3) Outdated systems

Small budgets and HR teams also have a knock on effect when it comes to the recruiting systems local governments are able to use. Many smaller local governments rely on outdated systems or spreadsheets. These are inefficient and often have inaccuracies because information has to be entered manually. In addition, outdated systems don't give recruiters the data required to make better hiring decisions based off elements like how many applicants they've received per posting, which platforms deliver the best ROI, what the cost-per-hire is and how long it takes to hire for each position. 

4) Rural locations

Many local government councils are situated in highly rural areas of New Zealand. When you consider nearly a quarter of NZ's population resides in Auckland (Statistics NZ), many of local government's more rural settings have an incredibly small talent pool to work from. This means fewer applicants, with much of the best talent moving to the big cities like Auckland, Christchurch and Wellington

Auckland and Wellington attract many of New Zealand's best candidates, making it difficult for more rural local governments to hire. Many candidates for more rural local government jobs are being drawn by big cities like Wellington and Auckland.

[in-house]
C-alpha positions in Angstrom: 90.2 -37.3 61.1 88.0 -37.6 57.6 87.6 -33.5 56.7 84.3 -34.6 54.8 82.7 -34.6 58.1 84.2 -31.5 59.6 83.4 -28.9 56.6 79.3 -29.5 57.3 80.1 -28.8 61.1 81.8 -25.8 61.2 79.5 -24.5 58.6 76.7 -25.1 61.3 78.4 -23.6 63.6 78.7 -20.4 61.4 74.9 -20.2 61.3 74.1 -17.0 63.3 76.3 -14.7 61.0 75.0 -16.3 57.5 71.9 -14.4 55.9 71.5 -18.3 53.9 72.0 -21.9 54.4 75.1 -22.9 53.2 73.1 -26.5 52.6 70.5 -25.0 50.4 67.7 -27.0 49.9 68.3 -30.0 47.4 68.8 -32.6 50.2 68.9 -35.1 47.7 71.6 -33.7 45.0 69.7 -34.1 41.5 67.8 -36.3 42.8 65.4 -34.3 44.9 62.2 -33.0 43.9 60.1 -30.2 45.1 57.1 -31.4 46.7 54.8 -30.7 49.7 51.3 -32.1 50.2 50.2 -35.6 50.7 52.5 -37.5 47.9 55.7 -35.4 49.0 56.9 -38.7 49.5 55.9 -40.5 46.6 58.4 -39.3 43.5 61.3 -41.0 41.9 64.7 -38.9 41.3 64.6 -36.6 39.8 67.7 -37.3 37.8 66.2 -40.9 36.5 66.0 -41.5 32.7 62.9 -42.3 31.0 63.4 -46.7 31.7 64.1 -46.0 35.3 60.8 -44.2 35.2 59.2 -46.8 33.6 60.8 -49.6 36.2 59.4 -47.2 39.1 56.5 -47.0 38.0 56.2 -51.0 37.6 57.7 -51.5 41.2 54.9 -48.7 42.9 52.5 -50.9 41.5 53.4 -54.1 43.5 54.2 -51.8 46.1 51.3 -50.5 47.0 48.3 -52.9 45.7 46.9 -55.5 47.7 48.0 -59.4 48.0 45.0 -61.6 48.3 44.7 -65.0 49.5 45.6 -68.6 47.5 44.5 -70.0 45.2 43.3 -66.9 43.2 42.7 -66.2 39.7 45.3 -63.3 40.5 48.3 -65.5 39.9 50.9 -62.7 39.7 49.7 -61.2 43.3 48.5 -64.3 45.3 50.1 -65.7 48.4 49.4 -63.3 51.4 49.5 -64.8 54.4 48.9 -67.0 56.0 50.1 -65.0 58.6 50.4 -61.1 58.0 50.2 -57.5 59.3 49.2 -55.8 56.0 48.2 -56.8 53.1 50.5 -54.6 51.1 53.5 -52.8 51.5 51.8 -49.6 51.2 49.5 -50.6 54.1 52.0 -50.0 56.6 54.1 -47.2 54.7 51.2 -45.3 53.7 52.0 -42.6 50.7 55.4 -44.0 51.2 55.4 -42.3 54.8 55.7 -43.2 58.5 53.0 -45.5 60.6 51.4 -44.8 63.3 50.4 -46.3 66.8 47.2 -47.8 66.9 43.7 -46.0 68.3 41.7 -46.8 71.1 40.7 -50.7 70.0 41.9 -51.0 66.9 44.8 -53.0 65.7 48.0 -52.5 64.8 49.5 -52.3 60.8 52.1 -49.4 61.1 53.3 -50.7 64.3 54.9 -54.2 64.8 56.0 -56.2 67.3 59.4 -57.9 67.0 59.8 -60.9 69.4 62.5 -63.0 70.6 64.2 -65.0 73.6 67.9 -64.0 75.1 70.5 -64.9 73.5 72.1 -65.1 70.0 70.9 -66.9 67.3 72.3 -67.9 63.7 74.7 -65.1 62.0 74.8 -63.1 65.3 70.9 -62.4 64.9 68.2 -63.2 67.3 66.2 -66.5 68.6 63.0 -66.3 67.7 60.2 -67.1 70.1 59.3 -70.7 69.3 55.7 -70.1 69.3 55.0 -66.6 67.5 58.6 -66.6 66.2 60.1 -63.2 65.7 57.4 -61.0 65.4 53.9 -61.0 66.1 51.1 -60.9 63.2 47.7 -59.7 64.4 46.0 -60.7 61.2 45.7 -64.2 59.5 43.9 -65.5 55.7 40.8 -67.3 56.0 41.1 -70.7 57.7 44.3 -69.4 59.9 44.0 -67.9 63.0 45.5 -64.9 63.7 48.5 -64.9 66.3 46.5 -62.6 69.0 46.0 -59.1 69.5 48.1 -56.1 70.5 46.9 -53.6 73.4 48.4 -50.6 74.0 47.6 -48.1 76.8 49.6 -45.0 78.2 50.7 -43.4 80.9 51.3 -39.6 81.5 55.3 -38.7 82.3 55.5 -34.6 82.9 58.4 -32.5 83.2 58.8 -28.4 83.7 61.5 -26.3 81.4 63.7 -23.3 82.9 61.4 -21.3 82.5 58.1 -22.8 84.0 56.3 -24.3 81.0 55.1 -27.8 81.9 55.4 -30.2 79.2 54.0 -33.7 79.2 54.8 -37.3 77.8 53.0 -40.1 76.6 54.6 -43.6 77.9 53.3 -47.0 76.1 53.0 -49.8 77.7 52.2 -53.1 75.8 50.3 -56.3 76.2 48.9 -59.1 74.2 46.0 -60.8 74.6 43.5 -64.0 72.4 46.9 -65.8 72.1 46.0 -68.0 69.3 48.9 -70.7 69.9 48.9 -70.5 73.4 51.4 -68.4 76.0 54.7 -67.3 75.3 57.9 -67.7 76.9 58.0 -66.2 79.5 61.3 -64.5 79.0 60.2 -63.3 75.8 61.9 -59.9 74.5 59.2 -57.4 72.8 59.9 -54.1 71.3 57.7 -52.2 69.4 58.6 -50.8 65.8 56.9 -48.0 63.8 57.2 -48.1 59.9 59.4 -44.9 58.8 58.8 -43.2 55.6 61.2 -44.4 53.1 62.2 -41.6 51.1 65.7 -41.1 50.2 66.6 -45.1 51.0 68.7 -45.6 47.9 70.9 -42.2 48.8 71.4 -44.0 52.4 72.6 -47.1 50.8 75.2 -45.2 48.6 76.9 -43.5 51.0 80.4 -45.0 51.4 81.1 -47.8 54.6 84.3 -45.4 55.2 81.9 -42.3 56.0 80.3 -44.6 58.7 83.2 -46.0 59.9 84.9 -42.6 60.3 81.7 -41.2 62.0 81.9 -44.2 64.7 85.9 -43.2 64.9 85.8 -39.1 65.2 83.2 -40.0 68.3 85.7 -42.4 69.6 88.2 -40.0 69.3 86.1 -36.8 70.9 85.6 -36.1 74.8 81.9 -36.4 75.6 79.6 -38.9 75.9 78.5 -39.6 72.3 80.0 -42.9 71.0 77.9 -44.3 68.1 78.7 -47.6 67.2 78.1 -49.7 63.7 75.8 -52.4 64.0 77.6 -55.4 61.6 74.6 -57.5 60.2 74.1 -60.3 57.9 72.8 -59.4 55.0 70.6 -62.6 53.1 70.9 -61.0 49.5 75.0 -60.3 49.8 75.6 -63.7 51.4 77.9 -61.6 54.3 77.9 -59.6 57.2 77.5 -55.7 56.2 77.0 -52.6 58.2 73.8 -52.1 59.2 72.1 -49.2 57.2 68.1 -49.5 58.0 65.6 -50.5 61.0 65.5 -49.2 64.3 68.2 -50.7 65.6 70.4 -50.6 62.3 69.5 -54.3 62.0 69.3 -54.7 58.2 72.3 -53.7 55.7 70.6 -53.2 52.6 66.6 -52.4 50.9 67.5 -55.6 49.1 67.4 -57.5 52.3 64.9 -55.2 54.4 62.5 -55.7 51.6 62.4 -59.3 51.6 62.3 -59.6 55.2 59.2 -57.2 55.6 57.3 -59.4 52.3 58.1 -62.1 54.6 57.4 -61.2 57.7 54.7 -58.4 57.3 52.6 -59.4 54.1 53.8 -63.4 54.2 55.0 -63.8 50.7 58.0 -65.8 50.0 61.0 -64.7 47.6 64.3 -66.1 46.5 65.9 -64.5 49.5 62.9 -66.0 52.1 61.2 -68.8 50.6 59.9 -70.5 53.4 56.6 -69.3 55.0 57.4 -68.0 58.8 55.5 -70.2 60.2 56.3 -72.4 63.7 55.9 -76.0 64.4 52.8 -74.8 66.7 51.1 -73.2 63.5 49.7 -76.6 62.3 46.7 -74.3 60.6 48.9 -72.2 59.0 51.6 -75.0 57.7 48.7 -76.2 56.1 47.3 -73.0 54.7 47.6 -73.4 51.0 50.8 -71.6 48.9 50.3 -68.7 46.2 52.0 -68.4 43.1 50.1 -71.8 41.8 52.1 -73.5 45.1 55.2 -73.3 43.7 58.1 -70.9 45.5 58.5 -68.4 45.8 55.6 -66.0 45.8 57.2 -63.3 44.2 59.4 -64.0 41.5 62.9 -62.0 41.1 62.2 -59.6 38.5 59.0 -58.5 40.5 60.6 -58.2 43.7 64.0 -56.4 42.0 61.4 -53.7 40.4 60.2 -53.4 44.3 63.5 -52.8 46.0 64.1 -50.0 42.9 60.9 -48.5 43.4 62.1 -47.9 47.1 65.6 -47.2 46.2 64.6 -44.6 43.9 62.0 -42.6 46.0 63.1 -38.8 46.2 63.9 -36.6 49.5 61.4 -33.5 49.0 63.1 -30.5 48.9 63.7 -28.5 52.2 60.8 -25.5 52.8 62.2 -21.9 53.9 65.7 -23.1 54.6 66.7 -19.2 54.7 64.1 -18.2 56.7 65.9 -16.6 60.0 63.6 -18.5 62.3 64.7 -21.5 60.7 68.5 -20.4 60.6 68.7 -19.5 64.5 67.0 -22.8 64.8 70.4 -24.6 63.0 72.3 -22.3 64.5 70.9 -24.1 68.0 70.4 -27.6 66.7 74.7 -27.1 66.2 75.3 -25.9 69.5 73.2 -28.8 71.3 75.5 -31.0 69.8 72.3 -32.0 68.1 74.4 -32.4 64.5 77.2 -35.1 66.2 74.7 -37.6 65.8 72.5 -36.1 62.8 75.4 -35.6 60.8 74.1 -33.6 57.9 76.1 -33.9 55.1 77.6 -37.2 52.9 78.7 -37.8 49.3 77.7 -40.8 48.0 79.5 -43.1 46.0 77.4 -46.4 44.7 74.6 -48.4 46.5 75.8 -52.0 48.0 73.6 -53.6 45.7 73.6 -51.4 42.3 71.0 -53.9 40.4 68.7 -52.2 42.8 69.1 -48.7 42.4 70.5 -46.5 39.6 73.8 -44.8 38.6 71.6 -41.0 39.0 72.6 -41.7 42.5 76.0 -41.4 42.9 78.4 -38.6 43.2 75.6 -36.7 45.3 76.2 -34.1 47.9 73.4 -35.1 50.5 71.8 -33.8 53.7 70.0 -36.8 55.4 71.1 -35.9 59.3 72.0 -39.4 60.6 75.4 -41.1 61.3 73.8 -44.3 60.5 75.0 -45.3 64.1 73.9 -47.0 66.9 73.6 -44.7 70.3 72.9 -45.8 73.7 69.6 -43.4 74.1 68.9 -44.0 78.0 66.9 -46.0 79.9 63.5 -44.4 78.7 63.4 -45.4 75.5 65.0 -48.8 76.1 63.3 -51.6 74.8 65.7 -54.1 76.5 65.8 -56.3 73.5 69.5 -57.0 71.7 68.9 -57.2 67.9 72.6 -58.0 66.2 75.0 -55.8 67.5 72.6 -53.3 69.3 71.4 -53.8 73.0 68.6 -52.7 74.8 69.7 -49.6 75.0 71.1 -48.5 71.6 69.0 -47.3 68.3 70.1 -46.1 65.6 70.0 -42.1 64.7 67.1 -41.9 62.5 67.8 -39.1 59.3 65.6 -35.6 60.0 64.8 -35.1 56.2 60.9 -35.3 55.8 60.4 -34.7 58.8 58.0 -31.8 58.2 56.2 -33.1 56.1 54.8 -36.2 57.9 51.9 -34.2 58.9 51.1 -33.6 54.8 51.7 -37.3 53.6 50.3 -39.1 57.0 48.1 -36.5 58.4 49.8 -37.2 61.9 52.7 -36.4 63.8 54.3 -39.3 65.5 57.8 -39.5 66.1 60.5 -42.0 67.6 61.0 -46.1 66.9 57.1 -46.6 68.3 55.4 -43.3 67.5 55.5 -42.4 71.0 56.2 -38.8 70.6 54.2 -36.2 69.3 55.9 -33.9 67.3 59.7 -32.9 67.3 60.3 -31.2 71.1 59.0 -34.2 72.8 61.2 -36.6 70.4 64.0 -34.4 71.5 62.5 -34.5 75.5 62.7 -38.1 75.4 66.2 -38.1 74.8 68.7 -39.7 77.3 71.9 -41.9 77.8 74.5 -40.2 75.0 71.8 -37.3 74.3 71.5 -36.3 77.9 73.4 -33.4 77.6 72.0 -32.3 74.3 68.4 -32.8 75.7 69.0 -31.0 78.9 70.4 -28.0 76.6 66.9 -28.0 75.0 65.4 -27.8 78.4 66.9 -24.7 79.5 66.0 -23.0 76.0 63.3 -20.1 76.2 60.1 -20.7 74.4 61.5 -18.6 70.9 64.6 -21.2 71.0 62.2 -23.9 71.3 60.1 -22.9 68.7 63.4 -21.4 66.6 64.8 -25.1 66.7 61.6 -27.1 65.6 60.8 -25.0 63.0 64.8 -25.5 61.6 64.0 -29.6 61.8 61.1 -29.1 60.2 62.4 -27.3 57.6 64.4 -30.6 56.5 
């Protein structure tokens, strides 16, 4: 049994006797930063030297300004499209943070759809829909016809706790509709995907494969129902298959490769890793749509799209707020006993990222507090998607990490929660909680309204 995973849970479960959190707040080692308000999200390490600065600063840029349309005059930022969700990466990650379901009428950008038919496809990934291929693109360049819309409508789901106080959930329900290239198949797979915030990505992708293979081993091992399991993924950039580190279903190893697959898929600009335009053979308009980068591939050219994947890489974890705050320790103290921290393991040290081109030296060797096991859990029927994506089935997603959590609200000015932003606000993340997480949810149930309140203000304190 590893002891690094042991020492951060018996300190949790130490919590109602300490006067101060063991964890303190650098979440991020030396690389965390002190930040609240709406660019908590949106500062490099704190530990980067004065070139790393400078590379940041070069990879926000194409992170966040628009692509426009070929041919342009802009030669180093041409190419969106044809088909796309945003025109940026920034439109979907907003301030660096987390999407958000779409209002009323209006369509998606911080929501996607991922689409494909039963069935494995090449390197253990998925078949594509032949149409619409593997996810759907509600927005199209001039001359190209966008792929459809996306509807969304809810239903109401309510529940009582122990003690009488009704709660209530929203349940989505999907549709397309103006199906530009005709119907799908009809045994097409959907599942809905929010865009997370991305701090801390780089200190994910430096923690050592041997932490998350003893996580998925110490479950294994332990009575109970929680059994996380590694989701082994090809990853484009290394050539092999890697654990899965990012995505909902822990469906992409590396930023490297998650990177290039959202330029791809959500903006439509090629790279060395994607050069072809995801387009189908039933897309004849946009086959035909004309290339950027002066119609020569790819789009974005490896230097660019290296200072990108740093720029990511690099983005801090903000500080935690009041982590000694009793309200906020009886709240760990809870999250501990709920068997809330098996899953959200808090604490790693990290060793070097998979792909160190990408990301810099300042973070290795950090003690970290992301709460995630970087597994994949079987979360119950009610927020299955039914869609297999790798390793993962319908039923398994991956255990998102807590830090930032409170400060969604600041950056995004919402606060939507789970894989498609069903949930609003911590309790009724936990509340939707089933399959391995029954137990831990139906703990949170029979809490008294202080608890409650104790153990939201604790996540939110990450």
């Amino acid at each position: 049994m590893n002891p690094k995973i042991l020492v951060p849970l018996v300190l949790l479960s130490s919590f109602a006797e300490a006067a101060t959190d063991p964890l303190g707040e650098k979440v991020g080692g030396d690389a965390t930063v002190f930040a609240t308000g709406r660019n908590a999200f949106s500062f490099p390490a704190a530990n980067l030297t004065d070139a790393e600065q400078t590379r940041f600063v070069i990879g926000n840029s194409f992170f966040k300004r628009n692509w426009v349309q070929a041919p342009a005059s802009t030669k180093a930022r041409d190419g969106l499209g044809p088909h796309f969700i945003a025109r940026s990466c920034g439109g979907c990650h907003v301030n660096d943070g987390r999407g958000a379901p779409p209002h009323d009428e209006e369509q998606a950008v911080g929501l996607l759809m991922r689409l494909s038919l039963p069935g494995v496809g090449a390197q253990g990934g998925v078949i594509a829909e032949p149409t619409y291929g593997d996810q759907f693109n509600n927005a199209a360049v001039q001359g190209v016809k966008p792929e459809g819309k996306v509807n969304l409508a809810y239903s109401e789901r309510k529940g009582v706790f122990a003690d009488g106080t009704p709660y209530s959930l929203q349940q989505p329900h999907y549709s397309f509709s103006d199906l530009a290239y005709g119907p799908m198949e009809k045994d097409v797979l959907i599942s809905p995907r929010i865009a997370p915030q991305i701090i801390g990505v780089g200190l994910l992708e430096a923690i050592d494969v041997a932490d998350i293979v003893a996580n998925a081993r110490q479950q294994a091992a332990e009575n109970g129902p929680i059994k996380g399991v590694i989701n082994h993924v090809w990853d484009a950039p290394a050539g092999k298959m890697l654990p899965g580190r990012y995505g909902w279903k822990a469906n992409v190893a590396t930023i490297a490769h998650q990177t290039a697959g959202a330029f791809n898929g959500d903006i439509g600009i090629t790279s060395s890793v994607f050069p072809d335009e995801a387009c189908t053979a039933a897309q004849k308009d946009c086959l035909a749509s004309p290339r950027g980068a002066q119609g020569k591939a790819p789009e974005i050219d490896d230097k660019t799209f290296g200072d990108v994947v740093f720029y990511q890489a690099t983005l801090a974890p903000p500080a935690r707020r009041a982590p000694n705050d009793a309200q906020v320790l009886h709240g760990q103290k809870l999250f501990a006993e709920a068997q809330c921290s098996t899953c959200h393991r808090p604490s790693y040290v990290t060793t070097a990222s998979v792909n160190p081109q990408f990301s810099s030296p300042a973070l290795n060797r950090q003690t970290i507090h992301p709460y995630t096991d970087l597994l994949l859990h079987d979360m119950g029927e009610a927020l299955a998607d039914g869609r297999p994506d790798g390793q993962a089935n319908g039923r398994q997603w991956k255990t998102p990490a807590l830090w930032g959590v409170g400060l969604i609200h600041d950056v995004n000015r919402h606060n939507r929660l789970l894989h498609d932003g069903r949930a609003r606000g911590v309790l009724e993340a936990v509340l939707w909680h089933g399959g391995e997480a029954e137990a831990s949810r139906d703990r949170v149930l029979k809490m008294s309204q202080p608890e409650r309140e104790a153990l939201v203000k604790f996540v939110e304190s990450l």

How can local governments in New Zealand overcome these hiring challenges?

Despite the difficulties faced by New Zealand's local governments when hiring, they shouldn't despair. There are several ways to overcome these challenges:

1) Advertise the benefits of working in local government

Currently, local government has something of an image problem. It's seen as less exciting than private sector jobs. However, those working in local government have extensive opportunities to really make a difference in their communities. 

A global survey conducted by LinkedIn found that purpose is among the top elements candidates search for in a job.